SEOUL (Reuters) - North Korea appears to be preparing to test-launch its longest range ballistic missile, media reports said on Tuesday, just days after Pyongyang warned that the Korean peninsula was on the brink of war.
Analysts say the possibility that North Korea would start an all-out war with the South is low because Pyongyang knows its underfunded military is no match for the U.S.-backed modern military of its Southern neighbor.
But the following scenarios could unfold:
The North has threatened military action over a disputed sea border off the west coast and it previously triggered clashes in 1999 and 2002 that killed or wounded dozens of sailors on both sides. The 1999 battle was orchestrated by the North’s military with its leader Kim Jong-il’s close involvement and caught the South by surprise, according to intelligence sources.
The North may be hesitant to spark another battle after its navy was badly outgunned by a superior South Korean force in the last firefight in 2002. Since then, the North’s Soviet-era navy has become more obsolete while the South’s has increased its firepower and technology.
What has changed is the North’s deployment of more short-range missiles. The North could raise tension by firing missiles into waters claimed by the South or at one of its ships.
A shootout along the Demilitarized Zone border could easily ignite a broader gunfight involving many of the more than 1 million troops who are deployed on both sides of the buffer zone that has divided the peninsula since the 1950-53 Korean War ended in a ceasefire and not a peace treaty.
But a land battle is unlikely because of the chance it could trigger a bigger conflict. A more likely scenario is for the North to conduct massive military training maneuvers or send aircraft just close enough to the border so that the South has no choice but to respond.
The North could raise regional tension by testing its ballistic missiles, which have the range to hit all of South Korea and most of Japan. It could go ahead and fire its long-range Taepodong-2 missile. South Korea’s Yonhap news agency quoted an unnamed South Korean government source as saying the North had a newly constructed launch pad on its west coast.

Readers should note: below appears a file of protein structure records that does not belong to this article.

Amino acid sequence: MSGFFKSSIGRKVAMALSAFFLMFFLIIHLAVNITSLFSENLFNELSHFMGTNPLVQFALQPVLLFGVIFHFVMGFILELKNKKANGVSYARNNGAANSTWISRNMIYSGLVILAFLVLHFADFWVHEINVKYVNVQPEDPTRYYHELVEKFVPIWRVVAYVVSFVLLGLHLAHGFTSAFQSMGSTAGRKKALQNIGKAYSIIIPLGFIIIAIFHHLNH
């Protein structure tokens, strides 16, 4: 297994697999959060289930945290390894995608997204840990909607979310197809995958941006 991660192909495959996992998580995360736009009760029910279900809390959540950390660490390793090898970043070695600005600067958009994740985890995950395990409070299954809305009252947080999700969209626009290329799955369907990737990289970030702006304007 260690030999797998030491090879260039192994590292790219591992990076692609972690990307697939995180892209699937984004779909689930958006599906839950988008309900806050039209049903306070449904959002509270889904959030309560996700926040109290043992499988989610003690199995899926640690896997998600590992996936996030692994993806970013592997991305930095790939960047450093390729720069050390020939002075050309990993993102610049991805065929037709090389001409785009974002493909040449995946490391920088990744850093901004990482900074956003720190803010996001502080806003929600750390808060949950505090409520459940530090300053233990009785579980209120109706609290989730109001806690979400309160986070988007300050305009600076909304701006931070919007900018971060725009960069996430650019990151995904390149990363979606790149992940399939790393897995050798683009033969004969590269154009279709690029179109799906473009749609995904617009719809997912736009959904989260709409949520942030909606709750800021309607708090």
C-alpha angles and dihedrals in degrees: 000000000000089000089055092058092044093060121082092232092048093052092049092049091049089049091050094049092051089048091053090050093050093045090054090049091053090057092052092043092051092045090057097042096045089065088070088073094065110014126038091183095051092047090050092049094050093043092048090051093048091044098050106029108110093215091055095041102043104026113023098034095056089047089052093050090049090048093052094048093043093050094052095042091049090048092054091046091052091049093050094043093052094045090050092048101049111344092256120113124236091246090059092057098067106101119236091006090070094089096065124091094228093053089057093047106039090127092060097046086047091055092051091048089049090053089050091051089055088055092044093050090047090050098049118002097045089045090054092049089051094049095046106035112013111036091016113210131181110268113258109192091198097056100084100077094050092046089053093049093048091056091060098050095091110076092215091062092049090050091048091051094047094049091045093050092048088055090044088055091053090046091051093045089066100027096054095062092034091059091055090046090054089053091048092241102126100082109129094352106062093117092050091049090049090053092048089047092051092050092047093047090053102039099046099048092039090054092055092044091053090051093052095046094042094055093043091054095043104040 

The last time North Korea launched a Taepodong-2 in 2006, the missile fizzled less than a minute into flight and destructed.
A successful test would boost support at home for North Korea’s leaders and raise alarm in Japan and the United States because it increases the chances that the two countries could be targets of North Korean missiles.
The North could set off a nuclear device again. The first test in October 2006 was considered by South Korea and the United States as only a partial success, which indicted flaws in the North’s weapon design or materials. The North needs a second test to see if it has fixed those problems, experts say.
But a second test carries major risks to the isolated state because it is certain to strain ties with its biggest benefactor China and lead to a new round of international trade sanctions.
North Korea might feel it can win more over the long term from new U.S. President Barack Obama if it ups the stakes. In order to increase its leverage, the North could begin to restore operations at its Soviet-era Yongbyon nuclear plant and reverse disablement steps called for in an international deal that were designed, in total, to put the facility out of business for at least a year.
The North’s most likely priority would be restoring its facility that separates plutonium from spent nuclear fuel. Experts say the North could have it up and running again in a few months. There are discharged, irradiated fuel rods cooling at Yongbyon that the North could use to produce what experts say would be enough plutonium for one more nuclear weapon.
U.S. military commanders in South Korea have said U.S. and South Korean forces would be able to quickly defeat the North, even though the North would still be able to quickly fire off thousands of artillery shells as well as launch missiles that could hit South Korea and Japan. Analysts say an all-out war would bring the end of Kim Jong-il’s government, cause enormous destruction on the peninsula, and perhaps Japan. It could also plunge the regional economy, and even the global economy, into a tailspin.
South Korea has 670,000 soldiers backed by 28,000 U.S. troops. North Korea has a military of 1.2 million personnel.
Additional reporting by Junghyun Kim; Editing by Jon Herskovitz and Dean Yates